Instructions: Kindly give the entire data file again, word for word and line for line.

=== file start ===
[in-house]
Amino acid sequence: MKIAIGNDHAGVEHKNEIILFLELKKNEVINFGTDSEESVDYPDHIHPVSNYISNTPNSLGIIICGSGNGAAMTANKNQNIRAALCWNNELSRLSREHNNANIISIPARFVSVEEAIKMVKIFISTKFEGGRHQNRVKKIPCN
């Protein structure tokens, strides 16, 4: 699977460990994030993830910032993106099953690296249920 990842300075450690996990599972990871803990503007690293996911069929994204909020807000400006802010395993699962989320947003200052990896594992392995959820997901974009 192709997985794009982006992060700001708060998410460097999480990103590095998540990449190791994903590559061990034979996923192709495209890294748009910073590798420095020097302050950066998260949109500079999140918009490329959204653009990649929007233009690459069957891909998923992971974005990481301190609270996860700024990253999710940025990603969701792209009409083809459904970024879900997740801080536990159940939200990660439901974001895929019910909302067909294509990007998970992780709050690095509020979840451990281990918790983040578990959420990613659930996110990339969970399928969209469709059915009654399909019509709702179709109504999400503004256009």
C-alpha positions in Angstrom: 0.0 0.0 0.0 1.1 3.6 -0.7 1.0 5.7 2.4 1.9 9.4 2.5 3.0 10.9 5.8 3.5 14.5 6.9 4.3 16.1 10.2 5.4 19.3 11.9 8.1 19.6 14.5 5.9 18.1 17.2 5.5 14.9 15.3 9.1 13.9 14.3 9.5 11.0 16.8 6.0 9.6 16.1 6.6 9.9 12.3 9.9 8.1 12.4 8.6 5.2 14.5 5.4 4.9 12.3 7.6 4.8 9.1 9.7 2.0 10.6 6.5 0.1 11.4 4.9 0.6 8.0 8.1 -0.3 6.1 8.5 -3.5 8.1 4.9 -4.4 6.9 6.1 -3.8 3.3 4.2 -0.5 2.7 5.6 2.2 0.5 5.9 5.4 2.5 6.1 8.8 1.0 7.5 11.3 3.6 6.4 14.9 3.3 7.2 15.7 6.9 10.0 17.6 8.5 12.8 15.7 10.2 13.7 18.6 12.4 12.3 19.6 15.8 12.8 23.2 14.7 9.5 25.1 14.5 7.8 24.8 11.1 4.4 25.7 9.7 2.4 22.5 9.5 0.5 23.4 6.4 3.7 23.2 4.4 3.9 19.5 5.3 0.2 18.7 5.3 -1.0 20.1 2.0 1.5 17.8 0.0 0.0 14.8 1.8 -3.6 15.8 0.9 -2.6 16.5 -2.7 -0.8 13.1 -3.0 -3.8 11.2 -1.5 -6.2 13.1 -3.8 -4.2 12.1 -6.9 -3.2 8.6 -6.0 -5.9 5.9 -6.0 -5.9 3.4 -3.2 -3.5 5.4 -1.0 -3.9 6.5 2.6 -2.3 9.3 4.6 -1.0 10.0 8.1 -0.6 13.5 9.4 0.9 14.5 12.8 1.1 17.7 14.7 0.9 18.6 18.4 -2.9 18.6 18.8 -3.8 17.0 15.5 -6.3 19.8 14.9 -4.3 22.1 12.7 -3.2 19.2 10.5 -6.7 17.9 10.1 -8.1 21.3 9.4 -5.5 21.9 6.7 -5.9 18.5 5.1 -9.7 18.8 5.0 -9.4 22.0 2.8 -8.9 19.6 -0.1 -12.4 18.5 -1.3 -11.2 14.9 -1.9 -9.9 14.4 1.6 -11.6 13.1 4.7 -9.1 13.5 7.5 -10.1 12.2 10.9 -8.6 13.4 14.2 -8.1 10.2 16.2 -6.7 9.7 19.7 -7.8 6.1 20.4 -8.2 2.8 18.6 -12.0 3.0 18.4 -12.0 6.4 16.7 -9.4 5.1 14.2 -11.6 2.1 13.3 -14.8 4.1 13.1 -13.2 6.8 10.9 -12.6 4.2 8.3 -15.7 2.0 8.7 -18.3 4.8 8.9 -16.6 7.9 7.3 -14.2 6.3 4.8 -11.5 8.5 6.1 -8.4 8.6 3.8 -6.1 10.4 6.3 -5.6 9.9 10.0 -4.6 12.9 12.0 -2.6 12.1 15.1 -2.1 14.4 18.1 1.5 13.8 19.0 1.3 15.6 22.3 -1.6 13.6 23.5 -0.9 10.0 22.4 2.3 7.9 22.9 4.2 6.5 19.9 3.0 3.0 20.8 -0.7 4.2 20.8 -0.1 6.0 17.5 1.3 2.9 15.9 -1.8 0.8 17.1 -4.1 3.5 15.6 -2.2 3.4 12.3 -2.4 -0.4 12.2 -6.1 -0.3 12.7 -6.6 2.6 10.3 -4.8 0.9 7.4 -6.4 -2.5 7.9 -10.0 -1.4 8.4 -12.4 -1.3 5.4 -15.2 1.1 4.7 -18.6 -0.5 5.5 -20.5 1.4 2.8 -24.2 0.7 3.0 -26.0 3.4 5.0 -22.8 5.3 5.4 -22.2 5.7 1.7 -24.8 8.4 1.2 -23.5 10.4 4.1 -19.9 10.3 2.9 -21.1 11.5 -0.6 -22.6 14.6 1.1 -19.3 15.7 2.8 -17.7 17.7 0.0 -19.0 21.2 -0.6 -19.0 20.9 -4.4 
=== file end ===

[in-house]
Amino acid sequence: MKIAIGNDHAGVEHKNEIILFLELKKNEVINFGTDSEESVDYPDHIHPVSNYISNTPNSLGIIICGSGNGAAMTANKNQNIRAALCWNNELSRLSREHNNANIISIPARFVSVEEAIKMVKIFISTKFEGGRHQNRVKKIPCN
């Protein structure tokens, strides 16, 4: 699977460990994030993830910032993106099953690296249920 990842300075450690996990599972990871803990503007690293996911069929994204909020807000400006802010395993699962989320947003200052990896594992392995959820997901974009 192709997985794009982006992060700001708060998410460097999480990103590095998540990449190791994903590559061990034979996923192709495209890294748009910073590798420095020097302050950066998260949109500079999140918009490329959204653009990649929007233009690459069957891909998923992971974005990481301190609270996860700024990253999710940025990603969701792209009409083809459904970024879900997740801080536990159940939200990660439901974001895929019910909302067909294509990007998970992780709050690095509020979840451990281990918790983040578990959420990613659930996110990339969970399928969209469709059915009654399909019509709702179709109504999400503004256009």
C-alpha positions in Angstrom: 0.0 0.0 0.0 1.1 3.6 -0.7 1.0 5.7 2.4 1.9 9.4 2.5 3.0 10.9 5.8 3.5 14.5 6.9 4.3 16.1 10.2 5.4 19.3 11.9 8.1 19.6 14.5 5.9 18.1 17.2 5.5 14.9 15.3 9.1 13.9 14.3 9.5 11.0 16.8 6.0 9.6 16.1 6.6 9.9 12.3 9.9 8.1 12.4 8.6 5.2 14.5 5.4 4.9 12.3 7.6 4.8 9.1 9.7 2.0 10.6 6.5 0.1 11.4 4.9 0.6 8.0 8.1 -0.3 6.1 8.5 -3.5 8.1 4.9 -4.4 6.9 6.1 -3.8 3.3 4.2 -0.5 2.7 5.6 2.2 0.5 5.9 5.4 2.5 6.1 8.8 1.0 7.5 11.3 3.6 6.4 14.9 3.3 7.2 15.7 6.9 10.0 17.6 8.5 12.8 15.7 10.2 13.7 18.6 12.4 12.3 19.6 15.8 12.8 23.2 14.7 9.5 25.1 14.5 7.8 24.8 11.1 4.4 25.7 9.7 2.4 22.5 9.5 0.5 23.4 6.4 3.7 23.2 4.4 3.9 19.5 5.3 0.2 18.7 5.3 -1.0 20.1 2.0 1.5 17.8 0.0 0.0 14.8 1.8 -3.6 15.8 0.9 -2.6 16.5 -2.7 -0.8 13.1 -3.0 -3.8 11.2 -1.5 -6.2 13.1 -3.8 -4.2 12.1 -6.9 -3.2 8.6 -6.0 -5.9 5.9 -6.0 -5.9 3.4 -3.2 -3.5 5.4 -1.0 -3.9 6.5 2.6 -2.3 9.3 4.6 -1.0 10.0 8.1 -0.6 13.5 9.4 0.9 14.5 12.8 1.1 17.7 14.7 0.9 18.6 18.4 -2.9 18.6 18.8 -3.8 17.0 15.5 -6.3 19.8 14.9 -4.3 22.1 12.7 -3.2 19.2 10.5 -6.7 17.9 10.1 -8.1 21.3 9.4 -5.5 21.9 6.7 -5.9 18.5 5.1 -9.7 18.8 5.0 -9.4 22.0 2.8 -8.9 19.6 -0.1 -12.4 18.5 -1.3 -11.2 14.9 -1.9 -9.9 14.4 1.6 -11.6 13.1 4.7 -9.1 13.5 7.5 -10.1 12.2 10.9 -8.6 13.4 14.2 -8.1 10.2 16.2 -6.7 9.7 19.7 -7.8 6.1 20.4 -8.2 2.8 18.6 -12.0 3.0 18.4 -12.0 6.4 16.7 -9.4 5.1 14.2 -11.6 2.1 13.3 -14.8 4.1 13.1 -13.2 6.8 10.9 -12.6 4.2 8.3 -15.7 2.0 8.7 -18.3 4.8 8.9 -16.6 7.9 7.3 -14.2 6.3 4.8 -11.5 8.5 6.1 -8.4 8.6 3.8 -6.1 10.4 6.3 -5.6 9.9 10.0 -4.6 12.9 12.0 -2.6 12.1 15.1 -2.1 14.4 18.1 1.5 13.8 19.0 1.3 15.6 22.3 -1.6 13.6 23.5 -0.9 10.0 22.4 2.3 7.9 22.9 4.2 6.5 19.9 3.0 3.0 20.8 -0.7 4.2 20.8 -0.1 6.0 17.5 1.3 2.9 15.9 -1.8 0.8 17.1 -4.1 3.5 15.6 -2.2 3.4 12.3 -2.4 -0.4 12.2 -6.1 -0.3 12.7 -6.6 2.6 10.3 -4.8 0.9 7.4 -6.4 -2.5 7.9 -10.0 -1.4 8.4 -12.4 -1.3 5.4 -15.2 1.1 4.7 -18.6 -0.5 5.5 -20.5 1.4 2.8 -24.2 0.7 3.0 -26.0 3.4 5.0 -22.8 5.3 5.4 -22.2 5.7 1.7 -24.8 8.4 1.2 -23.5 10.4 4.1 -19.9 10.3 2.9 -21.1 11.5 -0.6 -22.6 14.6 1.1 -19.3 15.7 2.8 -17.7 17.7 0.0 -19.0 21.2 -0.6 -19.0 20.9 -4.4 